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Mosaic Theatre is ending a 12-season run

Mosaic Theatre, the award-winning not-for-profit theater company based at Plantation’s American Heritage School, closed its production of Conor McPherson’s The Birds on Sunday – and now the theater itself is closing.

Over the past 18 months, South Florida has lost Florida Stage, the Promethean Theatre and the Caldwell Theatre Company. Mosaic now joins that list of admired companies that, for different reasons, have gone out of business.

In Mosaic’s case, the reason is a personal one for founder and executive/artistic director Richard Jay Simon. He and his wife of two years, Dyani Batcheller-Simon, are expecting a baby girl in January. After wrestling with the intense time commitment involved in running Mosaic, Simon, 37, decided to leave the company to pursue other opportunities. He submitted his resignation to the theater’s board several weeks ago, offering to continue as a consultant and board member. But last Monday, after trying to get Simon to reverse his decision, the board voted to shut down the theater, withholding the news until The Birds finished its run.

“More than anything, I wanted this theater to continue after I’m gone,” said Simon, who launched the company in 2001 with a production of Nicholas Kazan’s Blood Moon. “But over the past year, without anyone knowing why, I’ve talked to artistic directors about working 42 out of 52 weekends every year. It really came down to quality of life. Ninety-five percent said that after they had children, they wish they’d done things differently.”

Although Mosaic was able to operate on a relatively lean $450,000 budget in part thanks to producing in the black-box theater space at American Heritage, Simon’s high school alma mater, board chairman Myron Levy said that closing the theater seemed the only viable option after Simon’s resignation.

“We felt we couldn’t go on without Richard. It was a struggle with him, and it would have been impossible without him,” Levy said.

For the remainder of the season, Mosaic had planned productions of two plays by Rajiv Joseph, Bengal Tiger at the Baghdad Zoo and Animals Out of Paper, plus one more show. Subscribers will get full refunds for those shows, with checks being mailed to them shortly.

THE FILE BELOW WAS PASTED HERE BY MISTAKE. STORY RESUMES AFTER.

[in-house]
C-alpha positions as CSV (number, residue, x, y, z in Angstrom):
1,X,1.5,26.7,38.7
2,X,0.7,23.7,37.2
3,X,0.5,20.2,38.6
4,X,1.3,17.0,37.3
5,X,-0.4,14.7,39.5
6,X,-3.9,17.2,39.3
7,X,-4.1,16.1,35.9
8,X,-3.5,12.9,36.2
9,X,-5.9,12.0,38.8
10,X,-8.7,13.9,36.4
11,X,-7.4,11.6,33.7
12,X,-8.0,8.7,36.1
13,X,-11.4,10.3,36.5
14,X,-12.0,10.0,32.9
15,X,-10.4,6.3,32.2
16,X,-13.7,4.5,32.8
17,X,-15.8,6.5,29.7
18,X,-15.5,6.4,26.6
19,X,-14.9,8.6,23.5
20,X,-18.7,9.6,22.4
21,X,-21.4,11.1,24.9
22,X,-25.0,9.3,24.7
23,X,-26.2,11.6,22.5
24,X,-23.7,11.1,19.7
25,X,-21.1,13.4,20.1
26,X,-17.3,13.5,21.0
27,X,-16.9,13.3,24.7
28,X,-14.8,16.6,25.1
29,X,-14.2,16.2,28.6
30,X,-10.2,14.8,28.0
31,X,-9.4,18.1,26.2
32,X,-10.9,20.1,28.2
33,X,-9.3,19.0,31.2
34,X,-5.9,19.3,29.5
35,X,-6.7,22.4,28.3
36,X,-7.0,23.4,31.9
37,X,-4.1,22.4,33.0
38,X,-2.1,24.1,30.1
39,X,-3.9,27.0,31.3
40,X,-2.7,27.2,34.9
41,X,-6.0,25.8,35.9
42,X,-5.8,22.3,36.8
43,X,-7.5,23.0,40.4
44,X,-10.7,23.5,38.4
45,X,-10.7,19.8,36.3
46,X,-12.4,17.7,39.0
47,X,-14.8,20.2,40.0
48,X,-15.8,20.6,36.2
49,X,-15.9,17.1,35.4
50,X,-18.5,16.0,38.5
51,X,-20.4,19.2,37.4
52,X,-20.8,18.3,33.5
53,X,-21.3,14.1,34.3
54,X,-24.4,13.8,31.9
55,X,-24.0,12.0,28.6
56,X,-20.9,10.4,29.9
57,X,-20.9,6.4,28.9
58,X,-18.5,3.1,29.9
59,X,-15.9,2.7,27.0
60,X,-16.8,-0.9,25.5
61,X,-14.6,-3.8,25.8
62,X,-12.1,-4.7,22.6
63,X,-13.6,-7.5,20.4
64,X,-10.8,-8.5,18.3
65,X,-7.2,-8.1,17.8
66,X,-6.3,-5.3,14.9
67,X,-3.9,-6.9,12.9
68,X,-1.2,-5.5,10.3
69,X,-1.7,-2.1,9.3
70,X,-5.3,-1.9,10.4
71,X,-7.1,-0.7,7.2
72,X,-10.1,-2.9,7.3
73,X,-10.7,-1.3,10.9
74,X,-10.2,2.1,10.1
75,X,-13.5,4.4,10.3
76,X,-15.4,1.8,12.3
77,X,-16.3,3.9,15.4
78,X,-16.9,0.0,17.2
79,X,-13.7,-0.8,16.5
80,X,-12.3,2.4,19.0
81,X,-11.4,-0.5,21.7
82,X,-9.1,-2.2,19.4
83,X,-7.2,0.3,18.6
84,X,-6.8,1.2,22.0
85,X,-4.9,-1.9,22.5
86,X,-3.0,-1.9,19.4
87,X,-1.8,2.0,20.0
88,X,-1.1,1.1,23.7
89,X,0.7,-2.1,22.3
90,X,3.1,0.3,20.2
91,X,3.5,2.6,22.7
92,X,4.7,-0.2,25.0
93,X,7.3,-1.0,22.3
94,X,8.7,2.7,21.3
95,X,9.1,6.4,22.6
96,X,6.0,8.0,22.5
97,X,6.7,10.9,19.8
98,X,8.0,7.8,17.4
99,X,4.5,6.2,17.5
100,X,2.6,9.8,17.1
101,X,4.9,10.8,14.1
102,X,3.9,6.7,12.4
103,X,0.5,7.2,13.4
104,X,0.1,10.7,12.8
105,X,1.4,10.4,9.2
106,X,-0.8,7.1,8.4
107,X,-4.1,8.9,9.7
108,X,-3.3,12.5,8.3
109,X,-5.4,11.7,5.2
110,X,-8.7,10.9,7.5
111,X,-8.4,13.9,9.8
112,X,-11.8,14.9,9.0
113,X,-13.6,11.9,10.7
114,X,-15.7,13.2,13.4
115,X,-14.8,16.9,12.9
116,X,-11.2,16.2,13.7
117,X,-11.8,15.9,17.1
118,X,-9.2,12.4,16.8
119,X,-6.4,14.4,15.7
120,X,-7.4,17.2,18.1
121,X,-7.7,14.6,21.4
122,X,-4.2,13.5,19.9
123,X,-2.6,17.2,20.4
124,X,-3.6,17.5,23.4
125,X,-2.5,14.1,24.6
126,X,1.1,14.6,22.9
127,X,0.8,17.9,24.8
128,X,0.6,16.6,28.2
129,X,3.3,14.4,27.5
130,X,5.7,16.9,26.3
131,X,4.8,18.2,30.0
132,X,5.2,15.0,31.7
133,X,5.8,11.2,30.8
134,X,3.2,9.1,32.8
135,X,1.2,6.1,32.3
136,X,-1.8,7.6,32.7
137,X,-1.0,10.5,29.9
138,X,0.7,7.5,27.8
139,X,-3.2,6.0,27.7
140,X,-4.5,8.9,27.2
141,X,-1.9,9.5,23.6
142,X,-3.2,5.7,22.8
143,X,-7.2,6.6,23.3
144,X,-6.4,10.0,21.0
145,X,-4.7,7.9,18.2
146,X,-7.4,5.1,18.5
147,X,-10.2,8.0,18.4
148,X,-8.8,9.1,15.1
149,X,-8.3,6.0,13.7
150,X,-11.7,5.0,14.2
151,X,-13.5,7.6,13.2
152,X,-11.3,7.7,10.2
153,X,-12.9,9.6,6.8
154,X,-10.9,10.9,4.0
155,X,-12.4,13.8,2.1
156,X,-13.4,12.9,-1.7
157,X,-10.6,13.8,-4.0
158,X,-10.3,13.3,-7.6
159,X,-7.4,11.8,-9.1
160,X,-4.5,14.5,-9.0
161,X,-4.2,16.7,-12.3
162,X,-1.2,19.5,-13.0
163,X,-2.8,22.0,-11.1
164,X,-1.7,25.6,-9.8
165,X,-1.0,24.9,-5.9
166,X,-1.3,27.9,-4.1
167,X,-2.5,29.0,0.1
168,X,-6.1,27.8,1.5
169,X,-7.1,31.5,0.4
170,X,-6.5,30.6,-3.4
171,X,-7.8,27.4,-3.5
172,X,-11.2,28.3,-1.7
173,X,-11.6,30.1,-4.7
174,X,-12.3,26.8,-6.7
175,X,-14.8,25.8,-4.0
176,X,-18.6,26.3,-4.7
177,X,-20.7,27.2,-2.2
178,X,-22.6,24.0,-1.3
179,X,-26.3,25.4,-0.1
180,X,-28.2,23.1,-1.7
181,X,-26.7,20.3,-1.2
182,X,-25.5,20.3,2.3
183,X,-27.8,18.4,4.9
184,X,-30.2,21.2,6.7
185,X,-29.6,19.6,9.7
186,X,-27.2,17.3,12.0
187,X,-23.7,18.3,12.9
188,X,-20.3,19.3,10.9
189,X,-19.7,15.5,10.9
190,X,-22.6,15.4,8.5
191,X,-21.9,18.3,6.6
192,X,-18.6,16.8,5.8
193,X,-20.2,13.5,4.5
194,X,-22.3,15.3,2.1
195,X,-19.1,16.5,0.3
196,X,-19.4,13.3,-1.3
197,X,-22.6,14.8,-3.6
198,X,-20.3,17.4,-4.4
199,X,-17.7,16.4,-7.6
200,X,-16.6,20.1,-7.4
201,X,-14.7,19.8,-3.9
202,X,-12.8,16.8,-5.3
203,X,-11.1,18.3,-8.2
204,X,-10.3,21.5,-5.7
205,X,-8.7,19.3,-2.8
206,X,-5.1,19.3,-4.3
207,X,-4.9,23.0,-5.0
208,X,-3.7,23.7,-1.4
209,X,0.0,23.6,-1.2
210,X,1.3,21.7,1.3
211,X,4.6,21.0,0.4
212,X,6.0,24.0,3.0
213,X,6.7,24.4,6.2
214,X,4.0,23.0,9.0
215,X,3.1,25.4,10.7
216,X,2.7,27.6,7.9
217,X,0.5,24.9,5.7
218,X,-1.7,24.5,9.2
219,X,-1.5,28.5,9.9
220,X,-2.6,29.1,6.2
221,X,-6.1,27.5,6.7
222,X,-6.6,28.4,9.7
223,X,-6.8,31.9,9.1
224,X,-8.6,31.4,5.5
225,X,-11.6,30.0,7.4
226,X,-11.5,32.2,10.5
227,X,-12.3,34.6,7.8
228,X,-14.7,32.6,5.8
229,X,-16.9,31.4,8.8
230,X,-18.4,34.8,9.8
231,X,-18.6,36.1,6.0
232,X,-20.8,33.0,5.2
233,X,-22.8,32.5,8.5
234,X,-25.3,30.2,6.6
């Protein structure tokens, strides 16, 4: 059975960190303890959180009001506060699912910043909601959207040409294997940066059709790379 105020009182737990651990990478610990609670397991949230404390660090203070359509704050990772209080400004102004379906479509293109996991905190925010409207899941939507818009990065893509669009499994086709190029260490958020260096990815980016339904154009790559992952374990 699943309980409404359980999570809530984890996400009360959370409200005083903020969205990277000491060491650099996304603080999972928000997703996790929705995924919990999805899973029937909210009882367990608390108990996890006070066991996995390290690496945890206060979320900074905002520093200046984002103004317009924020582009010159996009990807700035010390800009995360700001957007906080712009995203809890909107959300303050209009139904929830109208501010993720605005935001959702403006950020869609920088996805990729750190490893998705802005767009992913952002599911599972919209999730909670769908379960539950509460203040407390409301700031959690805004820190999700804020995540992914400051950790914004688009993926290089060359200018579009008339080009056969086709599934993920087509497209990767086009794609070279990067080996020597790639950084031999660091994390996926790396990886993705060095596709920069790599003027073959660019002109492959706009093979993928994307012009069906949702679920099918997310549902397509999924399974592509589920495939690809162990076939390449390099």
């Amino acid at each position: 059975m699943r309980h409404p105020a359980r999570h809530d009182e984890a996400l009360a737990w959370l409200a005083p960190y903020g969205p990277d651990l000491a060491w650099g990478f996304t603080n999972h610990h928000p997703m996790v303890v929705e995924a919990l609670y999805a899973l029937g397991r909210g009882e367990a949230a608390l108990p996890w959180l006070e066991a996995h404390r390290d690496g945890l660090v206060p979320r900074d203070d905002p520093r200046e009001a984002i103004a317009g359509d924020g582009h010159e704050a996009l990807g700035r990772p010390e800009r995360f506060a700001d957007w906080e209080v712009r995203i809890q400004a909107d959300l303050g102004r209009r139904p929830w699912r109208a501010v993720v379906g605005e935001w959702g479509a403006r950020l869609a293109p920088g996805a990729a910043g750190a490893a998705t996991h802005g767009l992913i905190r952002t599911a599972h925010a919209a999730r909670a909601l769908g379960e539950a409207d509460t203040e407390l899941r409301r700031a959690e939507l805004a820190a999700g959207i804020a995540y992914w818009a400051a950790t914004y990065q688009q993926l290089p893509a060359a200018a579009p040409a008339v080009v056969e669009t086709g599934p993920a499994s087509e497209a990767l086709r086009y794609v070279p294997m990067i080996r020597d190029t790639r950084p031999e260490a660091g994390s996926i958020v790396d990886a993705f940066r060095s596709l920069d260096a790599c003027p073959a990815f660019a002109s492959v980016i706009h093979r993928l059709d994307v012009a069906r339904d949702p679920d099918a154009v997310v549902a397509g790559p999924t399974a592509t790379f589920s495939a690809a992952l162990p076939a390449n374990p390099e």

Over its 12 seasons, Mosaic produced dozens of challenging scripts and became a place where much of the region’s top-tier talent wanted to work. The company won its first Carbonell Award in 2006, a best ensemble honor for Yasmina Reza’s Art. Two more best ensemble awards followed, for Glengarry Glen Ross in 2008 and The Irish Curse in 2012.

Also winning the area’s top theater honor for work at Mosaic were Paul Tei as best actor in a play for Talk Radio and best supporting actor for Glengarry Glen Ross, and Matt Corey for his Talk Radio sound design in 2008; Simon as best director, Gregg Weiner as best actor, Dennis Creaghan as best supporting actor and Sean McClelland for set design, all for 2009’s best play The Seafarer, plus Kim Morgan Dean as best supporting actress for A Body of Water; Barbara Bradshaw as best actress in a play for Why Torture Is Wrong in 2010 and Collected Stories in 2011; and Deborah Sherman as best actress in a play for Side Effects in 2012.

In thanking a long list of supporters, artists, patrons and critics who made Mosaic possible, Simon cited mentors Joseph Adler of GableStage and William Hayes of Palm Beach Dramaworks, calling their work “a benchmark for success.”

Reached on Sunday before GableStage’s final performance of Venus in Fur, a clearly shocked Adler expressed sadness at Simon’s decision, which means that union talent now has one less place to work.

“I really love Richard…He combined business savvy with good artistic choices. But none of this reflects on the climate for or viability of theater in South Florida,” Adler said.

As for Simon, he’s not sure what lies ahead, though he intends to stay in South Florida. Closing Mosaic now instead of struggling through the rest of the season allows those full refunds. And he says that’s important to him.

“My values and ethics have always been geared to doing the right thing,” he says. “But I’m looking forward to my next chapter.”

For more information on Mosaic, visit the theater’s web site at